As you can see, those huge, tall superautomatic espresso machines not only take any artistry away from the baristas; they also block and separate encounters between customers and the employees. This sort of scene is more typical of what might be called “second wave” coffeehouses, and that’s not only a term for describing chain versus independent coffeehouses. Sadly, lots of independent coffeehouses comprise scenes like this. And lots of independents serve coffee that is completely horrible.
So, you might be wondering if the scenes that I just showed you exemplify those in a cool, progressive cities like Berlin and an uncool, sprawly, auto-centric, conservative city like Calgary. In point of fact, the third wave has seen its most widespread expression in cities in Scandinavia, in the Pacific Northwest in the US, in Vancouver and Victoria here in Canada, and in Australian and New Zealand cities; all of these are famously progressive with good urban design and, in general, cultures that would seem to embrace a cafe culture. What about Calgary?
Well, going back a few years, the scene was poor. This interchange on the coffeegeek.com Western Canada forum pretty much describes it:
So that was 2003. But today, things have changed, even in this supposed backwater of a city. The tide began to turn in 2004 when Wade and Georgina Semograd opened Big Mountain Coffee on 8 Street Southwest, near Mountain Equipment Co-op (a space that has since morphed into Bumpy’s), and suddenly Calgary coffeegeeks could get a perfectly-composed cappuccino, with latte art atop, made with custom-roasted and not OVER-roasted beans (in-house!) in a space that was not their kitchens. Since then, the scene has exploded beyond anyone’s expectations. Here’s a timeline:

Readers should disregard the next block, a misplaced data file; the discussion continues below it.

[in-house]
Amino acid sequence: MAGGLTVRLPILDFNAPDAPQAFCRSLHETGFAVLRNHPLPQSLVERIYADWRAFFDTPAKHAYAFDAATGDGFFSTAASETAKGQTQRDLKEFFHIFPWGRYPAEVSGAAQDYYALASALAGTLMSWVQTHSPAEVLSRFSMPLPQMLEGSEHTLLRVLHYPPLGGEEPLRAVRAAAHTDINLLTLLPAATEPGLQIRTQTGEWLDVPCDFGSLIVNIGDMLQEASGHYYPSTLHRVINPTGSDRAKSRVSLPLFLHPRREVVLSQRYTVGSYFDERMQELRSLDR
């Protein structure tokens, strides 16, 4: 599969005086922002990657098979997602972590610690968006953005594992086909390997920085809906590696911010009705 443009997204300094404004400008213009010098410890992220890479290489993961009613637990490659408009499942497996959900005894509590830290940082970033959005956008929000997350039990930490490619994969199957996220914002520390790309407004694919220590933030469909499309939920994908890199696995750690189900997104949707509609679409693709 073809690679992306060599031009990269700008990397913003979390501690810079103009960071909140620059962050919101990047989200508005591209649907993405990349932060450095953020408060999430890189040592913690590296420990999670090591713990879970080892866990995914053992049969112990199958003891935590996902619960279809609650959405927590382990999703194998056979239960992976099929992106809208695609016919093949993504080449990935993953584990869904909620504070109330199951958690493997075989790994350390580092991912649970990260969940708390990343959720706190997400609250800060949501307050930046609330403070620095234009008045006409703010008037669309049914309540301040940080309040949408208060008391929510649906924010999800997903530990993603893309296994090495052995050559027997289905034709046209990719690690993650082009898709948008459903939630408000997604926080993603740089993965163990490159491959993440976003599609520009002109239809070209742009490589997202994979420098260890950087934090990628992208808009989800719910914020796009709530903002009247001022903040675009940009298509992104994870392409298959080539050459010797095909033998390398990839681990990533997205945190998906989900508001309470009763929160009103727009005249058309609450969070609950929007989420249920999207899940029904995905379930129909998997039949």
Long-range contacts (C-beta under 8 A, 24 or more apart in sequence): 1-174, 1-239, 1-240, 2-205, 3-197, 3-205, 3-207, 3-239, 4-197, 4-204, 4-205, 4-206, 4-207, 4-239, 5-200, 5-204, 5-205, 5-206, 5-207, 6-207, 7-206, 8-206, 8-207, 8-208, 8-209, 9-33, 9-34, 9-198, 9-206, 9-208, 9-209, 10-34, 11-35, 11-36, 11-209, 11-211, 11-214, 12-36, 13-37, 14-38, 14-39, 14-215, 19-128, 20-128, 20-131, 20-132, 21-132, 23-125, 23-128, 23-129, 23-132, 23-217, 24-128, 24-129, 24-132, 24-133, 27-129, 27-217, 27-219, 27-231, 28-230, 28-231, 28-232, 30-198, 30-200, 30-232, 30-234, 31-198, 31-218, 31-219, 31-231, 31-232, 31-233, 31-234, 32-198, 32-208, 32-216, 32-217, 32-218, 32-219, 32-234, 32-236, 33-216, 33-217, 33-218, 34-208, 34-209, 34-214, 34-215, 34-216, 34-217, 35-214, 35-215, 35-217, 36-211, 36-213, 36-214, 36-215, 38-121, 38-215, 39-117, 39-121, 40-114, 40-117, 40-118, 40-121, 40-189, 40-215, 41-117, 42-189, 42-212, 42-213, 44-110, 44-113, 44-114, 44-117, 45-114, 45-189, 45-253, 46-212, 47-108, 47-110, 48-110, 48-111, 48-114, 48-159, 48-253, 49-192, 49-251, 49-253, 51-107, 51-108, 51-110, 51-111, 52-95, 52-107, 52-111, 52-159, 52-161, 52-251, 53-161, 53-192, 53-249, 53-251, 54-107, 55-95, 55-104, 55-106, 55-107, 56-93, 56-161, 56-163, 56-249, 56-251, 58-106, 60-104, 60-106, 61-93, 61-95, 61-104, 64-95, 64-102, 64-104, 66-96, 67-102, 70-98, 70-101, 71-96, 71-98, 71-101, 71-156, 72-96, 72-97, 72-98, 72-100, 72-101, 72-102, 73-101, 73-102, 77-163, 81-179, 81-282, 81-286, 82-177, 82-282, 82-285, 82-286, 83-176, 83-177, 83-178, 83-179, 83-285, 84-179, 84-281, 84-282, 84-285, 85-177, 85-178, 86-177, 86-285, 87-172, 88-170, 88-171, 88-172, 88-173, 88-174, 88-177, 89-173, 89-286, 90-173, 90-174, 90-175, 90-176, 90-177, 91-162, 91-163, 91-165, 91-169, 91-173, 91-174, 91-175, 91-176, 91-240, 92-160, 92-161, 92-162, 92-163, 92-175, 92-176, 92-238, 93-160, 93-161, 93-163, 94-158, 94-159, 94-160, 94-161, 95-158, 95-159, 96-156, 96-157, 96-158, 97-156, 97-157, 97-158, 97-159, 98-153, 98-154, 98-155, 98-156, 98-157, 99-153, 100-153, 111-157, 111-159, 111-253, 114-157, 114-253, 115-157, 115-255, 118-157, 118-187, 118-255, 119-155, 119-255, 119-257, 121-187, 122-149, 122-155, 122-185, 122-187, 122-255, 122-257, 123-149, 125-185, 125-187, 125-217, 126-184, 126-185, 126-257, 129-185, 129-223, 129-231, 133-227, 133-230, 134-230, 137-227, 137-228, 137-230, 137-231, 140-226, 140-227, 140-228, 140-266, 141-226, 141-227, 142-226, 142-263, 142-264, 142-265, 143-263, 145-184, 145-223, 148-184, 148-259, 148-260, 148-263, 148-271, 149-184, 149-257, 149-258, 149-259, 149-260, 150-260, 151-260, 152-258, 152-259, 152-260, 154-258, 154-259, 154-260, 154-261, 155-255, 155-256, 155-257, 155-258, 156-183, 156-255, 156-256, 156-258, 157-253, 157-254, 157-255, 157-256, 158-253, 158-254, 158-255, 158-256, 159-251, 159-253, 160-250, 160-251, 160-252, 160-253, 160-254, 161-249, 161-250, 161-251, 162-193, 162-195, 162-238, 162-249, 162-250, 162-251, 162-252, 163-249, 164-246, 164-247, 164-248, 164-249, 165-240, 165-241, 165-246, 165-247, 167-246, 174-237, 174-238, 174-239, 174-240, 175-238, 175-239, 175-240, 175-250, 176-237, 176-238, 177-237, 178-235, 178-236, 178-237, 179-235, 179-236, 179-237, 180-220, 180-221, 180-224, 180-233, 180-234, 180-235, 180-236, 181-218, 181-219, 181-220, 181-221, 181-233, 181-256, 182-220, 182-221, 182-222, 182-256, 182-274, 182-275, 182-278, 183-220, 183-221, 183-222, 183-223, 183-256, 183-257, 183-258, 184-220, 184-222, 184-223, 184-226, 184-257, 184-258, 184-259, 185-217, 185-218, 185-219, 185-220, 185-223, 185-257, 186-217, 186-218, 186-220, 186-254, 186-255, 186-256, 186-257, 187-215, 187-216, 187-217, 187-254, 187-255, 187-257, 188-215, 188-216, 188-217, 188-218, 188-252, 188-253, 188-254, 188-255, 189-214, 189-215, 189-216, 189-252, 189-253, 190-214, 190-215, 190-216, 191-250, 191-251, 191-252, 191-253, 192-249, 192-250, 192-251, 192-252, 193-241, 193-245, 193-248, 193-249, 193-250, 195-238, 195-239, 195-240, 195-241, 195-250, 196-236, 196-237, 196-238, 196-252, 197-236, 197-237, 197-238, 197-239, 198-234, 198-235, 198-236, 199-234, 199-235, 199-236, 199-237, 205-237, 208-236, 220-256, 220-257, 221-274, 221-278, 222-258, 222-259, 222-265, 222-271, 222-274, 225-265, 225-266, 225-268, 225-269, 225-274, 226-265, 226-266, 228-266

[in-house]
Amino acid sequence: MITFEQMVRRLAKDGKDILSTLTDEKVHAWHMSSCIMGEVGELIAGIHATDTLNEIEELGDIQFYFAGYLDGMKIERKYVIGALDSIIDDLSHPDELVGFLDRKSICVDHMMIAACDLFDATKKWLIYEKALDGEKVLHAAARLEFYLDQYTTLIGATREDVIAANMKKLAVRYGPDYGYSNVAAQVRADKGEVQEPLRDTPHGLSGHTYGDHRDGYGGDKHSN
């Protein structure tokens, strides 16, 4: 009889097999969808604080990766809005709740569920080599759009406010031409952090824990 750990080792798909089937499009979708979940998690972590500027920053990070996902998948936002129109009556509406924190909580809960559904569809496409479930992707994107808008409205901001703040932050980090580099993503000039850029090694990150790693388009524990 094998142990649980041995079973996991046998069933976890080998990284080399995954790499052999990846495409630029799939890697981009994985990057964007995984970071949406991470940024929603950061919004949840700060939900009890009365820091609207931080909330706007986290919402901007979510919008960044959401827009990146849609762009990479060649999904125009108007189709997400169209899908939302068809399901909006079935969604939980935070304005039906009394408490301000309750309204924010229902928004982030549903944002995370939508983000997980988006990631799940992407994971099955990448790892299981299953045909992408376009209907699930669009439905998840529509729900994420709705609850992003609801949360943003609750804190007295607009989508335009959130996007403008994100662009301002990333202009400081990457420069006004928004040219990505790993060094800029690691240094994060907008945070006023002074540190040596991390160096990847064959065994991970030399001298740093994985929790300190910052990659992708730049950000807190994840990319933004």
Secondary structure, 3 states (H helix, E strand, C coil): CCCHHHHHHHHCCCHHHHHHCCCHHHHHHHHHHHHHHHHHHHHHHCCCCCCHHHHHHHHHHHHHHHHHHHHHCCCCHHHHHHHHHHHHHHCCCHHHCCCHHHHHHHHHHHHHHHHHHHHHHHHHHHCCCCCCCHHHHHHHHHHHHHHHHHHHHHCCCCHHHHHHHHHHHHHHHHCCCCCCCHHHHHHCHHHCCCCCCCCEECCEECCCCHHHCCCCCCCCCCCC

Now, to be fair, some of the shops, or new locations of these shops, have not yet opened. But to be fair as well, I don’t list the 16 locations of Good Earth Coffee and Bakery that, I would say, absolutely belong in the third-wave ranks with improvements in their coffee program over the last year or so (this includes the absolutely vital step of printing roast dates on their coffee packaging so that customers know when the coffee was roasted- if a cafe doesn’t do this, it’s not third wave, full stop). So Calgary has gone from one third-wave shop in 2003 to almost FORTY by the end of 2010. That’s something to celebrate.
Moreover, these shops provide and exemplify the social setting that I described earlier at Bonanza in Berlin, full of conversations and pleasurable sociability but also encouraging of interaction, of community, including employees in the mix as well. This shot of the new Phil & Sebastian Coffee Roasters cafe in Marda Loop is a good illustration of this sort of social form:
So coffee times are good here and the third wave is firmly entrenched in Calgary. But, you might be thinking, if the third wave has 40 cafes in Calgary, then a city like, say, Berlin must have HUNDREDS by now.